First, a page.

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MFA novels tend to use pairs of adjectives or adverbs less often, or avoid the more straightforward structure of a noun followed by a verb in the present tense.
But there’s an underlying assumption that the MFA But what if there’s no change to speak of?
Is it really possible to tell the difference between novels that have been through the meat-grinder of the MFA and those that haven’t?
What if this is just something that’s been imagined into existence, by both detractors and supporters alike, to satisfy a collective need to believe that institutions can improve anything, even creativity?
Or conversely, that institutions ruin everything, especially creativity?
No real distinctions at the level of language, themes, or even syntax.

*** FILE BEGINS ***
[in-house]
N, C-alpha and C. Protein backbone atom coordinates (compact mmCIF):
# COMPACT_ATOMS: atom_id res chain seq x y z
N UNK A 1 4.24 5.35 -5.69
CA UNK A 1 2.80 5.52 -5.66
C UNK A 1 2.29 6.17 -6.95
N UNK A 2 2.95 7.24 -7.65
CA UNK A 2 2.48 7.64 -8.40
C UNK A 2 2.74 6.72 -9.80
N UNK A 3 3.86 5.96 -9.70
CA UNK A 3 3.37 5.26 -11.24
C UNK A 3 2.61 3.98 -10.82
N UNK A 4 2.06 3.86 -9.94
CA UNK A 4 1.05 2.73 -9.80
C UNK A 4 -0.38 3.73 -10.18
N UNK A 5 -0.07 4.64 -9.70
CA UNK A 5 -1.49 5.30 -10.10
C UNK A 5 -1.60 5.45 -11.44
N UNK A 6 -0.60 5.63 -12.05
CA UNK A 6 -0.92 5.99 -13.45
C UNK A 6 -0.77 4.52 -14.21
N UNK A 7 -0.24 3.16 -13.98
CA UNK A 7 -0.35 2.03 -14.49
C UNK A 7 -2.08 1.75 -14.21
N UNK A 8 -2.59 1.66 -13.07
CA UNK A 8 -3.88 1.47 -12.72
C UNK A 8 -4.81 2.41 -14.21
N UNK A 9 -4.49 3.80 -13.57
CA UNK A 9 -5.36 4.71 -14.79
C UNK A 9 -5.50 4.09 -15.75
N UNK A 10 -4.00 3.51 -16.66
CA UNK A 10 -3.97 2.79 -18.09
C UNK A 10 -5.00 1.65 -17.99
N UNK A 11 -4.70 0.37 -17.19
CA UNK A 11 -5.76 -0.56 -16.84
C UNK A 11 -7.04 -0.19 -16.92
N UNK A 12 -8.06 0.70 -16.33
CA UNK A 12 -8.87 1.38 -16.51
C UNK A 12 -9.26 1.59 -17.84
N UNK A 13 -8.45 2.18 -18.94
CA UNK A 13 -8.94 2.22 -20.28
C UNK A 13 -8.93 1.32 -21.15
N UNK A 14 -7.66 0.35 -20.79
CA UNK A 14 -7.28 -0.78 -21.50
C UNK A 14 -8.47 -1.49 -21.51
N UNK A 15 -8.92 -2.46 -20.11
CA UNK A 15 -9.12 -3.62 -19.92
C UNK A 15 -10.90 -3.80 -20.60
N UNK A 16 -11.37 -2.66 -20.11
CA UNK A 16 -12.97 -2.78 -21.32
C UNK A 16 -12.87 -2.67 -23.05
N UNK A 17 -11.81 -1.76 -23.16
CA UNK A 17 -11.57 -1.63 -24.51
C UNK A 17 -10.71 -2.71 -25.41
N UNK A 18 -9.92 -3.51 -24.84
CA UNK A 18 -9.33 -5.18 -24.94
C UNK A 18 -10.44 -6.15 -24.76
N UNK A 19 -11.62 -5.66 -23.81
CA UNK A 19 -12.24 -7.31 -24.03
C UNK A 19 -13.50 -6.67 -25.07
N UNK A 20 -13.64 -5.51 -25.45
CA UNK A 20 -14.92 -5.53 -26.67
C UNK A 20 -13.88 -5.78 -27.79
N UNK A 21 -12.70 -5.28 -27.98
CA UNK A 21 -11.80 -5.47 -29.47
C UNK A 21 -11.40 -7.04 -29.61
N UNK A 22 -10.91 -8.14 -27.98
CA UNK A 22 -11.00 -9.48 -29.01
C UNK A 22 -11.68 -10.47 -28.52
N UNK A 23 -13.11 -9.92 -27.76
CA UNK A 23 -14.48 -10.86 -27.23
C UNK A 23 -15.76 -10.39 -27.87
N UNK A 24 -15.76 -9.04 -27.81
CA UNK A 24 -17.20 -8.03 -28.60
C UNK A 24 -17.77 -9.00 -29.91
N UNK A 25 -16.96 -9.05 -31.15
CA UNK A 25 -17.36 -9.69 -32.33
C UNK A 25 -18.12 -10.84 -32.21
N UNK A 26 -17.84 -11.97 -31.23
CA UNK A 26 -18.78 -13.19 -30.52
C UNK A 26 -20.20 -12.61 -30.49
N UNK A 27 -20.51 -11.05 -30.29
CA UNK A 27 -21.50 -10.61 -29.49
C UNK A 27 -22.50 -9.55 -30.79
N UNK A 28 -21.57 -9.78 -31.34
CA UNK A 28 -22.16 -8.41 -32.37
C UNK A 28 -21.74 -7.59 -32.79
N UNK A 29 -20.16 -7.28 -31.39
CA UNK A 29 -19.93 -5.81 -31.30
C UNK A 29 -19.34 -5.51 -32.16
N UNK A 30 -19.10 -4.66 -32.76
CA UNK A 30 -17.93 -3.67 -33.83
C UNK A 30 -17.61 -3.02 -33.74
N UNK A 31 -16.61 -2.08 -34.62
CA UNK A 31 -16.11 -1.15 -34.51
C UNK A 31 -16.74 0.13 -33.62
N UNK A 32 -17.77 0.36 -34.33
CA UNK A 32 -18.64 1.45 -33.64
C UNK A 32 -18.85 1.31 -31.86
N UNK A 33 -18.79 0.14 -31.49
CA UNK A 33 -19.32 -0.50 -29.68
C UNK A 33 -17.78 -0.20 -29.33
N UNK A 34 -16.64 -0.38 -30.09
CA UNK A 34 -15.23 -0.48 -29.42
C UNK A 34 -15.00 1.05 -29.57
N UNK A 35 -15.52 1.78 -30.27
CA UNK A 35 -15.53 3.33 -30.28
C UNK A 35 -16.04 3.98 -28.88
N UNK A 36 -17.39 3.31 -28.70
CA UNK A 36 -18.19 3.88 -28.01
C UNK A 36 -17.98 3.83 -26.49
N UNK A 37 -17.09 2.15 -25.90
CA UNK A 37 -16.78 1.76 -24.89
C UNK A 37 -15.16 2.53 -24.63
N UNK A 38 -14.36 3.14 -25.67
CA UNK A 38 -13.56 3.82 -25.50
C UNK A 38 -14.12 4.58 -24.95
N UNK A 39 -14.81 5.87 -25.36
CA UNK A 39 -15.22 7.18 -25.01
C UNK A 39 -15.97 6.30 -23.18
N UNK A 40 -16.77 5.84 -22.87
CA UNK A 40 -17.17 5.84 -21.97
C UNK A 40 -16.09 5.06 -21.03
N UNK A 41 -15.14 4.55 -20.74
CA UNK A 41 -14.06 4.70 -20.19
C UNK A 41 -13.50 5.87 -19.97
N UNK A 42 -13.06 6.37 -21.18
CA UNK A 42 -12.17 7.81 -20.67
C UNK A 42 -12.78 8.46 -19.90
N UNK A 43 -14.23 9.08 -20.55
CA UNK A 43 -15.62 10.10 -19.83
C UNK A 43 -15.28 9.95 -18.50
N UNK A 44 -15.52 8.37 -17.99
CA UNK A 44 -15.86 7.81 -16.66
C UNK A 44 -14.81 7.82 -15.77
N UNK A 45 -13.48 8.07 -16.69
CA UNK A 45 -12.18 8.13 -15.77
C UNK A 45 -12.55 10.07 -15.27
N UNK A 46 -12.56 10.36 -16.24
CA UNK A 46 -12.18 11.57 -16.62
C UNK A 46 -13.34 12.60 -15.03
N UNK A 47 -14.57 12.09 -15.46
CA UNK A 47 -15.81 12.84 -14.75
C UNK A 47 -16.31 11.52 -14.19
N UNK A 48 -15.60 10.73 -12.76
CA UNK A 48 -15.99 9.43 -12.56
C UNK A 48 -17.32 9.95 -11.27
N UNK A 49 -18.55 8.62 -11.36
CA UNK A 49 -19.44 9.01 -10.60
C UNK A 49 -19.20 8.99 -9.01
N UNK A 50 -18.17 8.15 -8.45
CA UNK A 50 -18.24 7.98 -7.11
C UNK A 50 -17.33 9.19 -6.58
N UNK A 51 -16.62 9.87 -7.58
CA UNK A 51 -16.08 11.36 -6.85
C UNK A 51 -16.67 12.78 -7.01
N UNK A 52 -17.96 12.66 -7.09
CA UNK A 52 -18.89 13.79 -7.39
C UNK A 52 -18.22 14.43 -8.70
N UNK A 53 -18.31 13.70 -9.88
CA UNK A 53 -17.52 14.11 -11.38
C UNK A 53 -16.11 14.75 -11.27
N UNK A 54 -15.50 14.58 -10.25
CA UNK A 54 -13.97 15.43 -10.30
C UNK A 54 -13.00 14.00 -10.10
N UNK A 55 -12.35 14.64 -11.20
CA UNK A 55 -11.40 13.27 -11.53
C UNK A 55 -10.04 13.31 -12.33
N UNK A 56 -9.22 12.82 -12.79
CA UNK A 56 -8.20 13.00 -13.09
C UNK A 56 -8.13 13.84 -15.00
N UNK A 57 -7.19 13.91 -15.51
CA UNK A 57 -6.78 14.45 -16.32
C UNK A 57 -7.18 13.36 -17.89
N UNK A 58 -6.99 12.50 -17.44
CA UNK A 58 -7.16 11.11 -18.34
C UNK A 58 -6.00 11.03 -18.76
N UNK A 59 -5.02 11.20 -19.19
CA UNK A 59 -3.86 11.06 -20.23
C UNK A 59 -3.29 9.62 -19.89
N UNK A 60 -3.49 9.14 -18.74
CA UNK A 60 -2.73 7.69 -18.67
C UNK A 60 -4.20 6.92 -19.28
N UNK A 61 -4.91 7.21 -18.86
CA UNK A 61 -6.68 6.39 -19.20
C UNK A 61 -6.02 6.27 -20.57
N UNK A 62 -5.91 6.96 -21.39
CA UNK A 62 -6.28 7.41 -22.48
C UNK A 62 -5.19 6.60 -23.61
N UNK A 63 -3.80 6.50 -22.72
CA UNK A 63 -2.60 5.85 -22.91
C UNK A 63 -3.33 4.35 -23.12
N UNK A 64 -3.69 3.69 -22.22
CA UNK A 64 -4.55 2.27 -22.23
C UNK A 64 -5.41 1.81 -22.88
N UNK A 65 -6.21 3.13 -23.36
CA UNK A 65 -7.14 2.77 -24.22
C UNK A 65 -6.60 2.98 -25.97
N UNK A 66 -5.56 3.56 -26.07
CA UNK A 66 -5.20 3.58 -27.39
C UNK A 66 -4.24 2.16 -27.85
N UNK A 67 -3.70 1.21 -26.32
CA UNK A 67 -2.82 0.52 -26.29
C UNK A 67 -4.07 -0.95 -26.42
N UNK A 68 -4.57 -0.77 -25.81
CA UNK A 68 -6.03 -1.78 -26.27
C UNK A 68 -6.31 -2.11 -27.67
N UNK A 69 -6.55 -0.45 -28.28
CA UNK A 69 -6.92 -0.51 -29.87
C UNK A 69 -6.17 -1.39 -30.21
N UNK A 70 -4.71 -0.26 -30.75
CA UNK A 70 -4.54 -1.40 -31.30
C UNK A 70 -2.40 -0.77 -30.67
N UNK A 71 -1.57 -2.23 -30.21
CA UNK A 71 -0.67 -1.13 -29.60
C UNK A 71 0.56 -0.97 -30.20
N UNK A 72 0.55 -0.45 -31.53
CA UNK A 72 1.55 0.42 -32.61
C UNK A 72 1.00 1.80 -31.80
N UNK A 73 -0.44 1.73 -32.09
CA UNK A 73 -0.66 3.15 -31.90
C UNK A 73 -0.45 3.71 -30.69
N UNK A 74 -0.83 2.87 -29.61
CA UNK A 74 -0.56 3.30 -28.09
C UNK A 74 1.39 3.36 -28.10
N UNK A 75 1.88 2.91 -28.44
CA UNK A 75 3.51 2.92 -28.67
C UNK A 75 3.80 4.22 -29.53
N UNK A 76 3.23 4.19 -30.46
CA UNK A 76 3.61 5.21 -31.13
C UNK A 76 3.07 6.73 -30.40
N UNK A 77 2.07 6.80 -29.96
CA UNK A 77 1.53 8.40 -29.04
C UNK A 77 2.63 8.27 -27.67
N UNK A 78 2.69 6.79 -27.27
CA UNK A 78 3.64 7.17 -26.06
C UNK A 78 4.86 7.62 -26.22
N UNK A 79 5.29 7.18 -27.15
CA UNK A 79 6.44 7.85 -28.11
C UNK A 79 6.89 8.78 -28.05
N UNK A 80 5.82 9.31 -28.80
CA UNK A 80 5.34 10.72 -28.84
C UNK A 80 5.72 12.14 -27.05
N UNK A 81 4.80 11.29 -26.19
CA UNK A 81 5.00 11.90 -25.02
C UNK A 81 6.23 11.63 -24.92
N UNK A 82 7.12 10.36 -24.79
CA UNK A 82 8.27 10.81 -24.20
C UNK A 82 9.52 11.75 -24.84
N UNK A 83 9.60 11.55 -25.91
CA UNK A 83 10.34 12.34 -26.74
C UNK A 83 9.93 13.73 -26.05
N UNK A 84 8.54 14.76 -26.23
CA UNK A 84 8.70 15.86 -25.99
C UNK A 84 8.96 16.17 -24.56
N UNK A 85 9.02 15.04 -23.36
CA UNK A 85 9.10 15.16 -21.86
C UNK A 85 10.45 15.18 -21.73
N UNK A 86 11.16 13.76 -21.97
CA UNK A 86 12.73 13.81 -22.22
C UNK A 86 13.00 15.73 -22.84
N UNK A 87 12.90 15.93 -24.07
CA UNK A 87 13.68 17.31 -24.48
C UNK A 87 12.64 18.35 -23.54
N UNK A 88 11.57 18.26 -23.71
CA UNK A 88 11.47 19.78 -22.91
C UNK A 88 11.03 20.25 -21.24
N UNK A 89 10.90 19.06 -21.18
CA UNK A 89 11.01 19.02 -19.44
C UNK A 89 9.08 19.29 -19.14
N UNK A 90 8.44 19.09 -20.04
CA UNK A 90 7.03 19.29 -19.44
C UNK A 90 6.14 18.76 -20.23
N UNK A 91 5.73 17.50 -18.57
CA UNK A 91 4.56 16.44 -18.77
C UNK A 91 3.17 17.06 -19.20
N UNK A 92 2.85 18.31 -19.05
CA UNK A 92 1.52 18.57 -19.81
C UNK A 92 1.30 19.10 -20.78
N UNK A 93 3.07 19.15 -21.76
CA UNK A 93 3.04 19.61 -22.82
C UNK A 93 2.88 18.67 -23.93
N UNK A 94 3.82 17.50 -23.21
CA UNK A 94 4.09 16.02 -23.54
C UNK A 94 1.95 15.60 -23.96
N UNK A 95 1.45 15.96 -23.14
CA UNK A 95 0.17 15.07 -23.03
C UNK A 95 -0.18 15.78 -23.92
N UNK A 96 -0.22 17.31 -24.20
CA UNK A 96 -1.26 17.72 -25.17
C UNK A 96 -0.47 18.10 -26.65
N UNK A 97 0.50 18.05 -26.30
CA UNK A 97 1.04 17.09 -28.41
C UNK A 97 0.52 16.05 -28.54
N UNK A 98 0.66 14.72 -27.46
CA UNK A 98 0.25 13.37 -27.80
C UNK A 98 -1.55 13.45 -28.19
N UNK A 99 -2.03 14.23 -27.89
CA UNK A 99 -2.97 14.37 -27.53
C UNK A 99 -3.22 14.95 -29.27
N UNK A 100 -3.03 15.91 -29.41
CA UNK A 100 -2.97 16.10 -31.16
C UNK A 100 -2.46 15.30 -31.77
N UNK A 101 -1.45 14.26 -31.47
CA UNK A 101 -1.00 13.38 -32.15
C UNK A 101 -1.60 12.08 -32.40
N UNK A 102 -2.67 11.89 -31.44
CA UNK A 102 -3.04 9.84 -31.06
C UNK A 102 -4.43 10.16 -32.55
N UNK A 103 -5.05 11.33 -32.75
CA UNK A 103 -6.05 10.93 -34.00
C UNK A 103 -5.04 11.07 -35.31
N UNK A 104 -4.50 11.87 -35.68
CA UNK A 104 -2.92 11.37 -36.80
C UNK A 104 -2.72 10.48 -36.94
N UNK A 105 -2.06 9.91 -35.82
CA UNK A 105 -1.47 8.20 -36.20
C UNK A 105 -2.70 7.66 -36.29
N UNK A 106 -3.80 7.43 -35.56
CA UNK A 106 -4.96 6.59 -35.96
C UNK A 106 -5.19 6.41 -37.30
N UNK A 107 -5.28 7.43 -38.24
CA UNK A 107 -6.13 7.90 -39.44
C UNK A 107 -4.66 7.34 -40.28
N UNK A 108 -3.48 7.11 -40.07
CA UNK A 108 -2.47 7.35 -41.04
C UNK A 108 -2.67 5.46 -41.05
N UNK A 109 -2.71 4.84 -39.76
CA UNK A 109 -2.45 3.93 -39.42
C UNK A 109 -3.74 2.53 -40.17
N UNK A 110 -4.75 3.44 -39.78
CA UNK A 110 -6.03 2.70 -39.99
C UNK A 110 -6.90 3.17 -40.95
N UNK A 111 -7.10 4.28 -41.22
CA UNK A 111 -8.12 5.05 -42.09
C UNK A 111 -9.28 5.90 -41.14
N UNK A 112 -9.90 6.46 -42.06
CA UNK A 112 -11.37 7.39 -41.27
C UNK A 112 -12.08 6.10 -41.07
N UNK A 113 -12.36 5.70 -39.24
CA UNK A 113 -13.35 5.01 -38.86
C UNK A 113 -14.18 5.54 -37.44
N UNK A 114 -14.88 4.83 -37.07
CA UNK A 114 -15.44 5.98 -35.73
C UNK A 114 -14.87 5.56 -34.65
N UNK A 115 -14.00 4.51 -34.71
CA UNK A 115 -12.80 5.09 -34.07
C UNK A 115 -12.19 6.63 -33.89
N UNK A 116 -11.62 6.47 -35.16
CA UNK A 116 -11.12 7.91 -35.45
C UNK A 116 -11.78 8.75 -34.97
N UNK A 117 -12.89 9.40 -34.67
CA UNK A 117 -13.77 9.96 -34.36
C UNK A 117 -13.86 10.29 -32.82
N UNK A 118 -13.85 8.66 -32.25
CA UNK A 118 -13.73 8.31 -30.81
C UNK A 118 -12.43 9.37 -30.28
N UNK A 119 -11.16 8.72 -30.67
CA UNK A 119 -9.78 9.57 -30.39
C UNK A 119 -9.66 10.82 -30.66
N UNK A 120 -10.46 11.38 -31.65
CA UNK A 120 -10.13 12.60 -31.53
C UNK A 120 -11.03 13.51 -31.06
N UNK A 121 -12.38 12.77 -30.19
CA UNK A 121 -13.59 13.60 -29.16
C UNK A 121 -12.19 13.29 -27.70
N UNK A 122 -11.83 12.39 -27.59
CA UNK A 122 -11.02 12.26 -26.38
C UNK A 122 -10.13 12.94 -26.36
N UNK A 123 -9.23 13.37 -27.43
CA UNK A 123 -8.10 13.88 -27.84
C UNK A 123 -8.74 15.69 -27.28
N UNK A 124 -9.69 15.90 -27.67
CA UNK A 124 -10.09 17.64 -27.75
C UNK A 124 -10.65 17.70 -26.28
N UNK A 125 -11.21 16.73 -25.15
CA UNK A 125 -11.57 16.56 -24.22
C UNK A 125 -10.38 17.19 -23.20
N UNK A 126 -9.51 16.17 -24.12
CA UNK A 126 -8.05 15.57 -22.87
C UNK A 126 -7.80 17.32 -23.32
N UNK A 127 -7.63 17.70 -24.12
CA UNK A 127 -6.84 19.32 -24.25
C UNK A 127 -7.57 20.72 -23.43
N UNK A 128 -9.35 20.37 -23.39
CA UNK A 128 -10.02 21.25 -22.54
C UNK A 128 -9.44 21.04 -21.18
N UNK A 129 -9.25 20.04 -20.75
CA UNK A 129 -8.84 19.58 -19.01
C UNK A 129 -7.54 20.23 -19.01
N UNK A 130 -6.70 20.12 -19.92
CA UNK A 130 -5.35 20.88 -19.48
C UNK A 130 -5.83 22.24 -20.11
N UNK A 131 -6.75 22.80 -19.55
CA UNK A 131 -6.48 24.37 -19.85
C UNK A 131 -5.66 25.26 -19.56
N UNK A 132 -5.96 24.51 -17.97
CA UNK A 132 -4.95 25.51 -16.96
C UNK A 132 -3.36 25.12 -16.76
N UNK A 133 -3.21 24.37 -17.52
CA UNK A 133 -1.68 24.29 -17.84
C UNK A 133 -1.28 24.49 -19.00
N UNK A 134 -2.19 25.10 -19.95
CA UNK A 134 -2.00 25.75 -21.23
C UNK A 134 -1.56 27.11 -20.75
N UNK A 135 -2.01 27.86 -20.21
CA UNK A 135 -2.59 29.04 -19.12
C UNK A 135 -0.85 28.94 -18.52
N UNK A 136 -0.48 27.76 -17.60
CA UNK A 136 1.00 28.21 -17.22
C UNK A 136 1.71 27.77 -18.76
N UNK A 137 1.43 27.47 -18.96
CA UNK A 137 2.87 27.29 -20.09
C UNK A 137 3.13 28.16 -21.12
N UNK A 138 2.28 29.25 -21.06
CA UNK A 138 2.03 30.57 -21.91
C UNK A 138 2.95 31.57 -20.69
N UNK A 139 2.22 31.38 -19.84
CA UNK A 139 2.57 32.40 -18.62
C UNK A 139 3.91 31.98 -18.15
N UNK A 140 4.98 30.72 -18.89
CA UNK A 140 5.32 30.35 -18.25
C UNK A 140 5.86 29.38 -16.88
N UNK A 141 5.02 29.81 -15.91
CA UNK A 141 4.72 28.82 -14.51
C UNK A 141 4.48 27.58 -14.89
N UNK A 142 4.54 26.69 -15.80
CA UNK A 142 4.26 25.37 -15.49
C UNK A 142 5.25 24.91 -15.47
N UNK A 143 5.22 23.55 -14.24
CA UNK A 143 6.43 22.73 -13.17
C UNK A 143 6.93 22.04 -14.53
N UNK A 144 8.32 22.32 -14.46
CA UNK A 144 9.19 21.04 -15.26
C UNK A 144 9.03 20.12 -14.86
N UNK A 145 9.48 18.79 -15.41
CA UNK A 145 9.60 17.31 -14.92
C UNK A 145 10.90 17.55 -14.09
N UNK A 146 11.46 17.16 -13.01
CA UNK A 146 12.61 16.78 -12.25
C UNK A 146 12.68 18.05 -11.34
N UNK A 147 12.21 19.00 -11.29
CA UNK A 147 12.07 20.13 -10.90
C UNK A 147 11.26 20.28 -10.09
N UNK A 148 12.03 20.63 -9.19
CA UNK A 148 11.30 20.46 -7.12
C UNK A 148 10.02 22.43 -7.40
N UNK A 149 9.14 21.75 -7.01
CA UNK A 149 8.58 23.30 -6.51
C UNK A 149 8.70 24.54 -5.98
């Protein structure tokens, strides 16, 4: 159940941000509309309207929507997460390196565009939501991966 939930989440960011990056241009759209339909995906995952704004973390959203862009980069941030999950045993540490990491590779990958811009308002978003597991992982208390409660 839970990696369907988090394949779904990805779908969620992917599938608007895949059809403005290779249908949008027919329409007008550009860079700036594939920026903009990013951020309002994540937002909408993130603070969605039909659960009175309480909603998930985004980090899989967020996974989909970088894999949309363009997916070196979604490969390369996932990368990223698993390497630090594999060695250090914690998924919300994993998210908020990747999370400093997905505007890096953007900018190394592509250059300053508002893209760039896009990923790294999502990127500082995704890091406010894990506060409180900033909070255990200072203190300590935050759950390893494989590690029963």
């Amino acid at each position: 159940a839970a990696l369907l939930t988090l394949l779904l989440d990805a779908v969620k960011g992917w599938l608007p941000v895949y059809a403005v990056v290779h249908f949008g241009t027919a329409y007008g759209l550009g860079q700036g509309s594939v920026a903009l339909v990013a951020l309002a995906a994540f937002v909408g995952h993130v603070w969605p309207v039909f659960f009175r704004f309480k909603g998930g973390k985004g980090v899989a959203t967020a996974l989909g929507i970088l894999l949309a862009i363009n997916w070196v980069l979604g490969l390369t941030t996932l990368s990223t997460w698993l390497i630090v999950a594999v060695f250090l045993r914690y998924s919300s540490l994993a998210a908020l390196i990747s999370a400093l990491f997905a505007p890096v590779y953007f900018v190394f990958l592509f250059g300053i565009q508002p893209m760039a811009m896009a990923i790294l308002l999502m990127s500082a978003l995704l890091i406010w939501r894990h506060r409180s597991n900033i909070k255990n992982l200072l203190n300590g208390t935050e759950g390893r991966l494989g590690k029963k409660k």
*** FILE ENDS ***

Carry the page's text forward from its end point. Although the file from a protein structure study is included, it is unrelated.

When we went further to test whether the way writers constructed their characters was any different, once again nothing significant showed up.The debate has shifted from whether creativity could be taught to how well it can be taught and whether it be taught.The stakes are real: Creative writing has become a big business—it’s estimated that it currently contributes more than 0 million a year in revenue to universities in the U. Today’s debate falls along predictable fault-lines: One side eyes the teaching of writing suspiciously, and concludes that MFA programs may produce some good fiction, but they don’t produce enough “great literature.” The other side defends the institution by saying, if nothing else, that programs give aspiring writers the time to “dedicate oneself” to the craft of writing.Using a variety of tools from the field of computational text analysis, we studied how similar authors were across a range of literary aspects, including diction, style, theme, setting, and even how writers use characters.novel, what makes, say, Junot Diaz sound like Junot Diaz, is of course mostly immeasurable.But these features remain the fundamental building blocks of any novel, so if MFA writing were in aggregate to have some essential difference from books written by authors without MFAs, it should be perceptible at the very least at this genetic level of prose.There has to be , writes, creative writing programs “obviously” teach writers how to become a specific “creative type.” Or as Chad Harbach has argued more recently in his popular essay “MFA vs.Whether you valorize the Romantic ideal of the lonely, humble artist or the neo-liberal belief that education can solve any problem, the MFA has become a kind of Rorschach test for how writers and critics feel about creativity, where it comes from, and how best to nurture it.Until now, no one has used much evidence beyond the anecdotal to test whether or not the MFA has actually influenced the contemporary novel.Nevertheless, there are some words that are different, but given that we’re talking about over 200,000 unique words, this is hardly surprising. They prefer names like Ruth, Pete, Bobby, Charlotte, and Pearl (while non-MFA novels seem to like Anna, Tom, John, and Bill).But on the whole, these distinctions look pretty meaningless; the words that appear more often in MFA novels don’t seem to be related to each other in a significant way.